Somewhere along the second draft of The Fifth Brother, Glynn and I started to realize how many people, locations and events are featured in the story. Three novellas in, our growing saga has over fifty named characters, four significant animals, and all sorts of action taking place in three different locations. With several more tales to go, I began to wonder if we were doing a good job of keeping track of things.
I shared my vague-ish concerns with the Good Witch. She reminded me that people who write television series have the same type of worries. Then she did a very nice thing, finding me an actual series bible. (If you’d like to see one, too, go here.) Series bibles/show bibles/story bibles are the way t.v.-people keep a show from going off the rails. I’d heard of such things, but the Freaks and Geeks PDF was the first time I’d actually seen one. I thought it was fun and interesting. Enlightening, even.
If the concept is still a little fuzzy to you, it goes like this: Series creators and show runners will often create a show bible before or, sometimes, after a television show goes into production. This written guideline allows them and their roomful of writers to keep track of a program’s characters, interests and interactions. Long-running shows update their bibles as the show proceeds. For example, the “Jerry Seinfeld” character of Seinfeld was famously a Superman fan. (Jerry: “I think Superman probably has a very good sense of humor.” George: “I never heard him say anything really funny.”) It would have jarred viewers if the television-version of Jerry had suddenly begun to reference a different comic book character. Say, someone like Deadpool. (Deadpool: “Shhh. My common sense is tingling.”)
So when I recently discovered that Glynn and I had described one of our minor characters as coming from Philadelphia – and then, in a later story, as coming from Boston – my common sense started tingling. In order for us to remain on top of all of the bits and pieces in the novellas we’re scribbling now and in the future, I decided one of us needed to write our very own story bible. On reflection, this sounded like a lot of work; I mean, the F & G bible is 55-pages long. Creating the Brothers Bible would likely be a time-consuming exercise. I didn't particularly want to do the job because, above all, I thought the task sounded boring.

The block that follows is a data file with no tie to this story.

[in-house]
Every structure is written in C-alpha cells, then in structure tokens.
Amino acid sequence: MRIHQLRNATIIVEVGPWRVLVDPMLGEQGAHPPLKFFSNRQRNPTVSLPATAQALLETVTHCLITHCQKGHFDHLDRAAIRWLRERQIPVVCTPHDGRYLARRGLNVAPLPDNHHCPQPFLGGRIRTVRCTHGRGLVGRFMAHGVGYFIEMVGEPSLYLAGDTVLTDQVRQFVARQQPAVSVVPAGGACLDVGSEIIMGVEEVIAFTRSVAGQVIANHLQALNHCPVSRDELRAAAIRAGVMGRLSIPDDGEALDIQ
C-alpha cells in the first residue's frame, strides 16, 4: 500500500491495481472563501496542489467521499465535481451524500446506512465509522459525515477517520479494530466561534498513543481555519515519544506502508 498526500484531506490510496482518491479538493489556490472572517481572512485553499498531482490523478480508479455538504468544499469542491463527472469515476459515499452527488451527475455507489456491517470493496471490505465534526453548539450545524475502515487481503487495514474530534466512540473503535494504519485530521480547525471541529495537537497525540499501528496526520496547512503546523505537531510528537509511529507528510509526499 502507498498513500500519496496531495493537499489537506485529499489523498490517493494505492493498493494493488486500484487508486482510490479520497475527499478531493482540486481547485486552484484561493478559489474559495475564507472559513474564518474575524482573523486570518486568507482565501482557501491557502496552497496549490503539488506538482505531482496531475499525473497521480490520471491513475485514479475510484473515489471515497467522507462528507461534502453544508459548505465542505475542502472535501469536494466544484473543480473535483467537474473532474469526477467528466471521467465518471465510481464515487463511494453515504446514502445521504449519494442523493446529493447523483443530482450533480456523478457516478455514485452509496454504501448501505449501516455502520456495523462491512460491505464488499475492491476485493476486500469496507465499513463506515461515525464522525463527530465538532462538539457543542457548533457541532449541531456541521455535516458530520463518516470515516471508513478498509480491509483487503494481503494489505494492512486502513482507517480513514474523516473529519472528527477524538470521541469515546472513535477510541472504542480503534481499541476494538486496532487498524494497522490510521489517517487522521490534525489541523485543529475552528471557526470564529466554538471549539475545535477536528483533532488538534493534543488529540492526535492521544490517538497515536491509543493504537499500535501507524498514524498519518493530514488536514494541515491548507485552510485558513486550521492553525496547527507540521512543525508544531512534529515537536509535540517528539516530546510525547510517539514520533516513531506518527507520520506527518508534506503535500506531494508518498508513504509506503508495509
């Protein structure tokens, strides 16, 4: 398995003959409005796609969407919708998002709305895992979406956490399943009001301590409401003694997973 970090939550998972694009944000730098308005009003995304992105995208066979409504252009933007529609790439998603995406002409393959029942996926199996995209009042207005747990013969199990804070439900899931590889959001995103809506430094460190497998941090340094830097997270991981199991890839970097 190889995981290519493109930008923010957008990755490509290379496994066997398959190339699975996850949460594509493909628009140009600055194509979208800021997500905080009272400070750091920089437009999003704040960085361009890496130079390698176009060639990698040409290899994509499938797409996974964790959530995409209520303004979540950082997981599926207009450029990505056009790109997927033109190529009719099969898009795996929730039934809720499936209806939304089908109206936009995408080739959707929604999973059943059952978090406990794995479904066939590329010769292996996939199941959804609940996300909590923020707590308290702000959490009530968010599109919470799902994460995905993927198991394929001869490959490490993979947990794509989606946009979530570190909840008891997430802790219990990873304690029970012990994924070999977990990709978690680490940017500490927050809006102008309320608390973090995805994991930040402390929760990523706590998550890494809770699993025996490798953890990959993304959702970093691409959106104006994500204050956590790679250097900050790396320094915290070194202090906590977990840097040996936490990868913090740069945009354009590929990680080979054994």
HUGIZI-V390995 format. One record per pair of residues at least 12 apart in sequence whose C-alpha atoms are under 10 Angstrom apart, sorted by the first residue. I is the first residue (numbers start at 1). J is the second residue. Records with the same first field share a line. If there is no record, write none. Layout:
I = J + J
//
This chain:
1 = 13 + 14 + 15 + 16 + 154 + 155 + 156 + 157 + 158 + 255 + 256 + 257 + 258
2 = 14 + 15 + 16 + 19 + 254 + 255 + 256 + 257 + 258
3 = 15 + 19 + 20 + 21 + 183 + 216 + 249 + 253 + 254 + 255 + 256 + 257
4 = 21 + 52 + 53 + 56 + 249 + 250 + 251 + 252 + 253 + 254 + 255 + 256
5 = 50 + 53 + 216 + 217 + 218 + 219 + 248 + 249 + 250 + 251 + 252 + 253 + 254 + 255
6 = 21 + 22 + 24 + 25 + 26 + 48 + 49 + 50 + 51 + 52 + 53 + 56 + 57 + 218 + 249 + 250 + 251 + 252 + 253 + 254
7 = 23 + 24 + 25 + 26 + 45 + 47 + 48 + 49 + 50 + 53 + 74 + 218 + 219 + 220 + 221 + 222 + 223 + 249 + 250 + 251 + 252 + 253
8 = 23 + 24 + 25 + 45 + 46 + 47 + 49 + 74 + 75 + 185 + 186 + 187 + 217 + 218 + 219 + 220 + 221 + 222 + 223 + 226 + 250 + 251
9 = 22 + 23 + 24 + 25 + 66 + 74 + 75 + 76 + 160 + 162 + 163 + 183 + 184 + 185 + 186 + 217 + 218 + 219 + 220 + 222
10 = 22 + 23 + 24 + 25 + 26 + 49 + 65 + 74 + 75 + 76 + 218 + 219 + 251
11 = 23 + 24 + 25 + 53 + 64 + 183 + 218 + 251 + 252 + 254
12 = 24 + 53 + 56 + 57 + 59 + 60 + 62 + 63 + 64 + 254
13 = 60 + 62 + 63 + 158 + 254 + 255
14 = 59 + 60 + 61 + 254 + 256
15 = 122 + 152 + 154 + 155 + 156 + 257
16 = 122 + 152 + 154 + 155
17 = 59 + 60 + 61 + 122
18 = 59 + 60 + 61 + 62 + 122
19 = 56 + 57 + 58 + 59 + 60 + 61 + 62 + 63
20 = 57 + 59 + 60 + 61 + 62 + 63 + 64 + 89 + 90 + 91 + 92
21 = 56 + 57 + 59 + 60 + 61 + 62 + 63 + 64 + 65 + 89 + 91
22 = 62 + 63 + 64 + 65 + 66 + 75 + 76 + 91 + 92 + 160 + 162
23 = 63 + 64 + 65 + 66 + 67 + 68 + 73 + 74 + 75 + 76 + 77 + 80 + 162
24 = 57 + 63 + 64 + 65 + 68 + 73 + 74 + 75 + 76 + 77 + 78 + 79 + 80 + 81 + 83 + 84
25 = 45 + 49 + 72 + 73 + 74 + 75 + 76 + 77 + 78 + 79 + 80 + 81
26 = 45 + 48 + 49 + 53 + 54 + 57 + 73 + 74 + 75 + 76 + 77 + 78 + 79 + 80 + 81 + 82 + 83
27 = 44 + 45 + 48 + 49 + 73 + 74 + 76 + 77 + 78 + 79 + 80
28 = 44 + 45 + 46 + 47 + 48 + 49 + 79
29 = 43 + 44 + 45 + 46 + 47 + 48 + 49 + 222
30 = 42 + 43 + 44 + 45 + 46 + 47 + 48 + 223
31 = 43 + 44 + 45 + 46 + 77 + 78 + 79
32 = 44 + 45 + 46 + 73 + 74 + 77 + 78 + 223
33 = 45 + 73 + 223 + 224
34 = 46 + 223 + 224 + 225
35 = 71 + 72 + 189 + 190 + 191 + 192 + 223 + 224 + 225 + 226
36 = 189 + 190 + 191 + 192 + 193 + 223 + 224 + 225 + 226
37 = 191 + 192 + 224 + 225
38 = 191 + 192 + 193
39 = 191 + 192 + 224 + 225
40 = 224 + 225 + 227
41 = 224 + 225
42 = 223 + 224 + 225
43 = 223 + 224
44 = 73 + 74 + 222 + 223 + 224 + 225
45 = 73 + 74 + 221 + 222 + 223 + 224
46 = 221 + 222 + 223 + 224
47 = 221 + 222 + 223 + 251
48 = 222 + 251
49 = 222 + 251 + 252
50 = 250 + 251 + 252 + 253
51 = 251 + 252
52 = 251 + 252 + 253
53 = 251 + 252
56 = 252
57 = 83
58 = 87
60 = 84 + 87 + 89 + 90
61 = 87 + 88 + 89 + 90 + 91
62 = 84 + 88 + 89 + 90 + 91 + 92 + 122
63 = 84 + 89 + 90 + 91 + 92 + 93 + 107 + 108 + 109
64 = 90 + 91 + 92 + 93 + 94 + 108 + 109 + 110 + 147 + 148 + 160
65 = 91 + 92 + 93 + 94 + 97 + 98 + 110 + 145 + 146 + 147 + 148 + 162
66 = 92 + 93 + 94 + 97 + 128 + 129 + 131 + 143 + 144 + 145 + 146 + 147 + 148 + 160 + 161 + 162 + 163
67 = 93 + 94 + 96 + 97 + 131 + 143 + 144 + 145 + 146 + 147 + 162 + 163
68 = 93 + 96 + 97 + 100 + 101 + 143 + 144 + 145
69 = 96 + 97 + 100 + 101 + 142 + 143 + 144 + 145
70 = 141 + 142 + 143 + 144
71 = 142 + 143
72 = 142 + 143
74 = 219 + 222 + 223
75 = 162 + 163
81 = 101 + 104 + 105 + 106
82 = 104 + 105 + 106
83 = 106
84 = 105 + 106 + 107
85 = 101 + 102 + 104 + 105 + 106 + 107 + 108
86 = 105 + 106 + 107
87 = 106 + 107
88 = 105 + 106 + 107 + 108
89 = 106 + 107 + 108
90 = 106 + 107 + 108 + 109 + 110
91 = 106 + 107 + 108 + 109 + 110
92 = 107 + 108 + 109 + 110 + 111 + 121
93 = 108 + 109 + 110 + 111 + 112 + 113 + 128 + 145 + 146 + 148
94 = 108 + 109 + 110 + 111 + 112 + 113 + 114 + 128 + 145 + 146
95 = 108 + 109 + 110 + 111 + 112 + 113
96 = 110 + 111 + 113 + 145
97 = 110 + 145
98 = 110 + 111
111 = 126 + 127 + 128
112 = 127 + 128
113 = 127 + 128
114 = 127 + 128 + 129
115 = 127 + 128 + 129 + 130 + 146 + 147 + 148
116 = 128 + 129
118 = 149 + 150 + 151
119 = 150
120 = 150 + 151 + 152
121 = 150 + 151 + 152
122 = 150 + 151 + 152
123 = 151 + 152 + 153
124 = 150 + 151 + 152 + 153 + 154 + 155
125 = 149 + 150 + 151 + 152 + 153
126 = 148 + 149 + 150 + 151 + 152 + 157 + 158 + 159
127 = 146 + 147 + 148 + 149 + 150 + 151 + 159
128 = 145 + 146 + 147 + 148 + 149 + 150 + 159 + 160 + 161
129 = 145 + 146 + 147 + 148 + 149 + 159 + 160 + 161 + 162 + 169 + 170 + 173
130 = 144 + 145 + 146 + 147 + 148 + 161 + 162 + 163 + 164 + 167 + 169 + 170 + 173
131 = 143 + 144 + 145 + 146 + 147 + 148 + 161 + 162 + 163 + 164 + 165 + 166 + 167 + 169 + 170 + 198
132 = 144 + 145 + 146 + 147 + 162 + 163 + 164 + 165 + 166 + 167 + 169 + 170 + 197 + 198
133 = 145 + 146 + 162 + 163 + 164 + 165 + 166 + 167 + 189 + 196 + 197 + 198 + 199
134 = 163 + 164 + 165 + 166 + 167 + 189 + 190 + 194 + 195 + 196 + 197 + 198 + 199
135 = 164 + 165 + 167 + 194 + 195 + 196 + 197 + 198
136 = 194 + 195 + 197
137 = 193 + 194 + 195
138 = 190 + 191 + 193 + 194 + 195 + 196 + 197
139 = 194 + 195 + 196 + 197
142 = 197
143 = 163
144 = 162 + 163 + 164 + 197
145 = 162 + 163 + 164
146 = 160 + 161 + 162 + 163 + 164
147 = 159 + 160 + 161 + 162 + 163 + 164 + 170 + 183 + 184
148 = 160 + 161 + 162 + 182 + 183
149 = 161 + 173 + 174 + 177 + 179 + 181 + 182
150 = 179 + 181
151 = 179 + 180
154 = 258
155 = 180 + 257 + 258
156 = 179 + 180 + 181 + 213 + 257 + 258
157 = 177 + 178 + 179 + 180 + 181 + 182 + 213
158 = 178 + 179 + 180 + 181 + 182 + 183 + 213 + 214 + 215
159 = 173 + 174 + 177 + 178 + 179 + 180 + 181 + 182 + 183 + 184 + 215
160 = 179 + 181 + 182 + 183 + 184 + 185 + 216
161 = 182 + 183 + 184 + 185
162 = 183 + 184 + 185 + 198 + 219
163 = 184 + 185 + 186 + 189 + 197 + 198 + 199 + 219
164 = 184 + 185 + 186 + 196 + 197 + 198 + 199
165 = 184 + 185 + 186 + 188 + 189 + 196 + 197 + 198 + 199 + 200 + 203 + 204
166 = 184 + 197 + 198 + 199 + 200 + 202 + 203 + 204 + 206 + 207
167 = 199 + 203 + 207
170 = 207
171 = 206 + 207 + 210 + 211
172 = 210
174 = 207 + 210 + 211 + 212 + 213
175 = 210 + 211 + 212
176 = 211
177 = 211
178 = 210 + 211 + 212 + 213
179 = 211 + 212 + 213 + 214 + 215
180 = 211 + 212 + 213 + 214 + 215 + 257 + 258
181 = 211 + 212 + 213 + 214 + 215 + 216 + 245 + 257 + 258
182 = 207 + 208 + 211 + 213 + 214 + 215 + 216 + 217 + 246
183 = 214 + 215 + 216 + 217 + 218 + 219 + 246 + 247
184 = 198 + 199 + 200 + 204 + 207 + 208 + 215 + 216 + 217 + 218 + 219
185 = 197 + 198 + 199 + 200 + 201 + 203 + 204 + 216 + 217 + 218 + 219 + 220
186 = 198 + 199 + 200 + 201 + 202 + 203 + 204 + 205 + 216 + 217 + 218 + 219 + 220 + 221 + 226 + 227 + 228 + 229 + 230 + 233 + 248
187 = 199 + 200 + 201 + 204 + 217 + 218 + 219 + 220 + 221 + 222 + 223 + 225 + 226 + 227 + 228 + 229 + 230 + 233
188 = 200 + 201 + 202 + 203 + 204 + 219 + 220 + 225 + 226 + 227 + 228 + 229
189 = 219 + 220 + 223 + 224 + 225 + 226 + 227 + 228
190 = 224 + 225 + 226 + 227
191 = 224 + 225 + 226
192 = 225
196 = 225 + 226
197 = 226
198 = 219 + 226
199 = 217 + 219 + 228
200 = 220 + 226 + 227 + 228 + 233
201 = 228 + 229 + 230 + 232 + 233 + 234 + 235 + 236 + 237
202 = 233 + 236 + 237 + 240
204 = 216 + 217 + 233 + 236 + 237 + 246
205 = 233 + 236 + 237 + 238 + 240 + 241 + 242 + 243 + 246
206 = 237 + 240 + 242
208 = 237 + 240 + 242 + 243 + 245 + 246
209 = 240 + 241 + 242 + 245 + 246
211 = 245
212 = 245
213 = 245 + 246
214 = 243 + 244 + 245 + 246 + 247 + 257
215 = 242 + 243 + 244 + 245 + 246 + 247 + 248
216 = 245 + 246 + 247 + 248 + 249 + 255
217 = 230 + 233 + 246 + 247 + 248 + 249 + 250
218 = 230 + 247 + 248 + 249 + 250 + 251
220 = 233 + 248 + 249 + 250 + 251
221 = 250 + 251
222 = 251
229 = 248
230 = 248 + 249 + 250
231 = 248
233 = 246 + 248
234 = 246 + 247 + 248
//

I’ve never for a second thought that writing fiction was boring. Ever. Sometimes, it’s difficult and frustrating . Sometimes, it’s a struggle, and, on occasion, it leaves me doubting my abilities. But I am always engaged and interested.
I hate boring. You might think everyone hates “boring”, but this isn’t so. The Bad Witch advised her daughter to find a boring profession: “No one else will want to do it, and you’ll have job security.” That is possibly the worst career advice I’ve ever heard a parent give her child.
I knew the bible needed to be done, but it’s hard for anyone to do a chore well if they approach it with a sense of dread. Then Glynn, my sweet innocent partner, asked me if I'd thought about what I might want for Valentine’s Day. In that moment, I knew EXACTLY what I wanted.
When I told him, he smiled. I suspect he was worried that I’d want something new for the doll case, and he never knows exactly which one to get. He told me, “I’ll be delighted, my Valentine.”
I’m pretty happy about it, too.